Skyfall seemed to attract universal praise on it’s release, with some critics even tipping it to become the first James Bond film to win an Oscar. The truth is that although it’s of a much higher standard than most Bond films it’s not actually quite as good as all the hype would have you believe.
The whole film has a much more serious tone than usual. Bond, M and MI6 are portrayed as dinosaurs, hopelessly outgunned in a modern era where digital attacks are now able to do more damage than physical ones. One of the key points of the film is that Bond is now vulnerable, both physically and mentally. This greatly increases the dramatic tension. In previous films you could be 99% certain that Bond would win every fight. Here the outcome of even a minor tussle is uncertain. This is greatly to the film’s benefit and instead of just throwing huge spectacular set pieces at you, the director (Sam Mendes) is able to focus just as much on realism, drama and character interaction.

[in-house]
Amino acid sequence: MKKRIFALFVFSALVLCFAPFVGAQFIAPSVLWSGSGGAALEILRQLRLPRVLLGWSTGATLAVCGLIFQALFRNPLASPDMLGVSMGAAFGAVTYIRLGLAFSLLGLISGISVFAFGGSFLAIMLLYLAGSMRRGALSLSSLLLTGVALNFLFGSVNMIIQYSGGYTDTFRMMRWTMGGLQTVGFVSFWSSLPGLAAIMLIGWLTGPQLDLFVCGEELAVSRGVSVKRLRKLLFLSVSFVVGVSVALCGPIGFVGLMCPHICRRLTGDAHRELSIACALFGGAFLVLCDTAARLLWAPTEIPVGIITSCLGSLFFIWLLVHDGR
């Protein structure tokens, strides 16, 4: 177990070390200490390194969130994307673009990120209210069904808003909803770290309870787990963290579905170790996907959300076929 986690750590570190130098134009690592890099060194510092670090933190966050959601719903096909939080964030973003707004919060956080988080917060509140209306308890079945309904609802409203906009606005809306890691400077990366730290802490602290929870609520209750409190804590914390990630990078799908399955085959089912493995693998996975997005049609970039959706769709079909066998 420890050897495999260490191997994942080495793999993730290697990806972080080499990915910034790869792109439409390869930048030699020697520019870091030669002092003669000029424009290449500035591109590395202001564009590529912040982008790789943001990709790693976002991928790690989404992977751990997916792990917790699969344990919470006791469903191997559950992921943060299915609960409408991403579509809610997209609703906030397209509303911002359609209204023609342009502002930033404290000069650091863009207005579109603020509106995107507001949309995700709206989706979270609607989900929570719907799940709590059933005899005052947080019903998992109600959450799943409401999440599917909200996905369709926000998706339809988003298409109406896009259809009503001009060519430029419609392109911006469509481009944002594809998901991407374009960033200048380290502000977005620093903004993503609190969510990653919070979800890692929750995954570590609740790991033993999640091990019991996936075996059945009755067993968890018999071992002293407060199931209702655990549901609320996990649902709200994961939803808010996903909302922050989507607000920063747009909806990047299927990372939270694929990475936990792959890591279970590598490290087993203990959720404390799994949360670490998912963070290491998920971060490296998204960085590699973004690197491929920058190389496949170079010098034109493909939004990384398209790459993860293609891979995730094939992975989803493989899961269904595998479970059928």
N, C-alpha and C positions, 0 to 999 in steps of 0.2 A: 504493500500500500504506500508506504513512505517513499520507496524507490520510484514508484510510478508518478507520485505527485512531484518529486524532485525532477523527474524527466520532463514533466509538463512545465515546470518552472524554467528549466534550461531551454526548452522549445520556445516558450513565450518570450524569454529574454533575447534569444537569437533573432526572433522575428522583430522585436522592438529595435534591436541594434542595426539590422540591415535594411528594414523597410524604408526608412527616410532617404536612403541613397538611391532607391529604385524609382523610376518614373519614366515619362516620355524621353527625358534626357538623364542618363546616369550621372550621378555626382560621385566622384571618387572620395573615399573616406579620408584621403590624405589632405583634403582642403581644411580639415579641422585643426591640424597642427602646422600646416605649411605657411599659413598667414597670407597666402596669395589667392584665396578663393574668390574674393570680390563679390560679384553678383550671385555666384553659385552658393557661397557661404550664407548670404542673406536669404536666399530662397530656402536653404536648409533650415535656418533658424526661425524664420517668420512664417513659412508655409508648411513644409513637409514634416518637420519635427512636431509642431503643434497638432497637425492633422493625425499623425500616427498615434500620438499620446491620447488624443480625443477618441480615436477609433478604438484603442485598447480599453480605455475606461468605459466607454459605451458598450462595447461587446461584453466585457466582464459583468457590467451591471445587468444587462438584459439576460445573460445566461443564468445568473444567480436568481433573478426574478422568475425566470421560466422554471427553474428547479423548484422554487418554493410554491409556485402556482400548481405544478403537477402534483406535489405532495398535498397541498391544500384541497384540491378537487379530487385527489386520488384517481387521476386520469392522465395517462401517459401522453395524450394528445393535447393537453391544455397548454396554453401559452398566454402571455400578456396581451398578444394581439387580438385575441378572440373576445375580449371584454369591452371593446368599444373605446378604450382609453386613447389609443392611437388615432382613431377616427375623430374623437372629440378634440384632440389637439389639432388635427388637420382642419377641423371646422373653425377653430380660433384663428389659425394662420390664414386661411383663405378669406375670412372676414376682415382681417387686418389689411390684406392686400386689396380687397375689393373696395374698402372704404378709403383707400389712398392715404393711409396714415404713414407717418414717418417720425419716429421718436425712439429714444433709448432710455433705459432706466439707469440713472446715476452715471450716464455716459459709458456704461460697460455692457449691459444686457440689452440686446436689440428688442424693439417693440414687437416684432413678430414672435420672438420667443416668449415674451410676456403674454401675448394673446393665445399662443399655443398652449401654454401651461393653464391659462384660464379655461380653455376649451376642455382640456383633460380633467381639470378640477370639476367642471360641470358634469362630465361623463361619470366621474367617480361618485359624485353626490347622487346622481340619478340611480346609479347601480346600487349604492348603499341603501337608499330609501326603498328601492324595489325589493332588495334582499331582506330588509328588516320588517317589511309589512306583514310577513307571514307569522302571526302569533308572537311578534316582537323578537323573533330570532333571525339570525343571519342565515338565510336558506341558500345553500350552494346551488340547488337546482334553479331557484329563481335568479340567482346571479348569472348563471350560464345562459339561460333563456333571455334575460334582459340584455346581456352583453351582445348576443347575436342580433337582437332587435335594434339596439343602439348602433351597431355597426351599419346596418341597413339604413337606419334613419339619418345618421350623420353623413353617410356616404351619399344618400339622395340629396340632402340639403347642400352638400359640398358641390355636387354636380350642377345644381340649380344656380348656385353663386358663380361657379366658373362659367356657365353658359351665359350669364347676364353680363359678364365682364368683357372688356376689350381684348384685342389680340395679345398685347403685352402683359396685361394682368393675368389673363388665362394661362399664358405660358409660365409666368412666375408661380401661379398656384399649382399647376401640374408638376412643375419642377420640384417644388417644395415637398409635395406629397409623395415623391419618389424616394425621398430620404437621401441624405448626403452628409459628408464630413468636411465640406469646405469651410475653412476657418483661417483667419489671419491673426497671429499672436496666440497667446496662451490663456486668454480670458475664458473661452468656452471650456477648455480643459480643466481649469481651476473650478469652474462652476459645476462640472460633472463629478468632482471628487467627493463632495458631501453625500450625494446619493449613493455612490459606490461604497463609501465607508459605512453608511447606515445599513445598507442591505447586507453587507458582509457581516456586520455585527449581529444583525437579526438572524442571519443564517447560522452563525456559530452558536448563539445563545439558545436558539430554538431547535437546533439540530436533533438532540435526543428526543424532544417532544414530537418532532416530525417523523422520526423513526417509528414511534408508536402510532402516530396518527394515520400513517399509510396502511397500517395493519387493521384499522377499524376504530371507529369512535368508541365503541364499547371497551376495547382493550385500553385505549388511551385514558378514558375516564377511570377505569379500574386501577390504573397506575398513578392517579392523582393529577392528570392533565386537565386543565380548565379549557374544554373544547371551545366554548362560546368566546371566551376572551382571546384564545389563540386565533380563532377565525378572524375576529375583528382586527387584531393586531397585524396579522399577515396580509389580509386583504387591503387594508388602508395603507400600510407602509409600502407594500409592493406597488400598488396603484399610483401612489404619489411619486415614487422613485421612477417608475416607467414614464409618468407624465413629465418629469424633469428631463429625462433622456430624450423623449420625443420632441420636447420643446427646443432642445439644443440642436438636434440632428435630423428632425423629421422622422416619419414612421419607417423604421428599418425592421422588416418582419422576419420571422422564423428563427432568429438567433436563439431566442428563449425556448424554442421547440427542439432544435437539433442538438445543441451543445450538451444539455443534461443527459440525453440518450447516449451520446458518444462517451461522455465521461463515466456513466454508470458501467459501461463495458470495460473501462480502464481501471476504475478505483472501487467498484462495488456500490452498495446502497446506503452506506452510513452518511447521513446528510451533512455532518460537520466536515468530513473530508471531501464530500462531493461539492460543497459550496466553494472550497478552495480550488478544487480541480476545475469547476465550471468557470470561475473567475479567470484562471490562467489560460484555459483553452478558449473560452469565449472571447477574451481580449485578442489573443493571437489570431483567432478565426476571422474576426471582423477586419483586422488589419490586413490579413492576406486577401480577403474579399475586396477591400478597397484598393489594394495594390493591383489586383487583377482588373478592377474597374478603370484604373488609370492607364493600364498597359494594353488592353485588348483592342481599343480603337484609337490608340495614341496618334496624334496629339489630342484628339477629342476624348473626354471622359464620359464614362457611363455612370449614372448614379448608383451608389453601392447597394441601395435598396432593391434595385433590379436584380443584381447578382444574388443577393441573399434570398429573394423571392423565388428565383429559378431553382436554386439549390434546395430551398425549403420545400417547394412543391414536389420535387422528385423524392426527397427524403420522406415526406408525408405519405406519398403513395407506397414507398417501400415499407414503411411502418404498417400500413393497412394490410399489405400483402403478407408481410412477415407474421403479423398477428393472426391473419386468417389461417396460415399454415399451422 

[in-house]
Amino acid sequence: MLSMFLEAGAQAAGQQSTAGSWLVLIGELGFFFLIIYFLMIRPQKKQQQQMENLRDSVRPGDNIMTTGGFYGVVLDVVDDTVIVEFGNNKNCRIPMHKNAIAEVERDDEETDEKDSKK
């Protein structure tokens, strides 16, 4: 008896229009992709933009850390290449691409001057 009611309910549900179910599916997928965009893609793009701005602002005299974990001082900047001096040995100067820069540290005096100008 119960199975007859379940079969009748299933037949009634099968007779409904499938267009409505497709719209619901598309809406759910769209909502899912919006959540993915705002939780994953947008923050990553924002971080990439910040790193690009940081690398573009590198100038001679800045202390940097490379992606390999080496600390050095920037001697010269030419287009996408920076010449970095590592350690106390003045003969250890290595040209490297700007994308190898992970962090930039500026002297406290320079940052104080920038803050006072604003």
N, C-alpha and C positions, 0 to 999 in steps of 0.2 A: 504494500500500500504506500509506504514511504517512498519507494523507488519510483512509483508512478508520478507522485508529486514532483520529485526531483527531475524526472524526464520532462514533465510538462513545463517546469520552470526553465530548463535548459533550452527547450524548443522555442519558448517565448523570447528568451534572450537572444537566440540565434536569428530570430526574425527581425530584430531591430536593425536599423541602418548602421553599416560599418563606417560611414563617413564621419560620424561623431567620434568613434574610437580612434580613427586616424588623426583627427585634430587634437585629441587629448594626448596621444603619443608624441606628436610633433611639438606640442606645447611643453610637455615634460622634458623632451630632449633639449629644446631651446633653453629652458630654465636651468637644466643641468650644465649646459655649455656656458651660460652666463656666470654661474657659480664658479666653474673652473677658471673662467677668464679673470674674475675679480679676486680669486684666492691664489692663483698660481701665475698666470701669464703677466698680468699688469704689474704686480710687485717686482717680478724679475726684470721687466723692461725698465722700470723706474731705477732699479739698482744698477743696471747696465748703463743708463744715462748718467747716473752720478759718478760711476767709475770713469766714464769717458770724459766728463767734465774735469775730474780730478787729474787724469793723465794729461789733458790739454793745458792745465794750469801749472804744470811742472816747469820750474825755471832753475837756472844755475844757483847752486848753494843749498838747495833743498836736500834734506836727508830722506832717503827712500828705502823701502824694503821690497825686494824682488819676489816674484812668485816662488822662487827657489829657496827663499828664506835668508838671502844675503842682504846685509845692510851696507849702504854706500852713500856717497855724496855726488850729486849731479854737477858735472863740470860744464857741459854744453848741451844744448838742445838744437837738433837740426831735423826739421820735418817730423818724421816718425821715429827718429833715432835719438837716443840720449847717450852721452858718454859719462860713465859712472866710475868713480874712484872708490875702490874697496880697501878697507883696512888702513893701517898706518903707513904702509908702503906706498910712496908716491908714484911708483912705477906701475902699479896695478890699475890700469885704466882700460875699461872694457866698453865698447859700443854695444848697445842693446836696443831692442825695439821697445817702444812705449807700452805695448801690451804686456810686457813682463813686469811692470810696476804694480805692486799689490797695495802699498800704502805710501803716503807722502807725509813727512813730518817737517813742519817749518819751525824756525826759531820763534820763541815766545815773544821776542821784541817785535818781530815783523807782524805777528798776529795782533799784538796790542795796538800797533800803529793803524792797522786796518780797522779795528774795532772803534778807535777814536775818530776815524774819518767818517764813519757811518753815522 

I would say that after the half-way point, the story pans out pretty much as you expect it to. There’s no twist or outstanding ‘Aha!’ moment that elevates this beyond a very good film to a superb one. Also against the more sombre backdrop, Bond’s famous one-liners often seem incongrous and out of place. Javier Bardem deserves a mention as the villain of the piece, he comes across as particularly dangerous and menacing. Without giving too much away : the end of the film is interesting since there is a change-of-guard and a reintroduction of old characters. A reboot seems to be indicated with Bond himself apparently back on form.
A very good Bond film, refreshing and dramatic. 7/10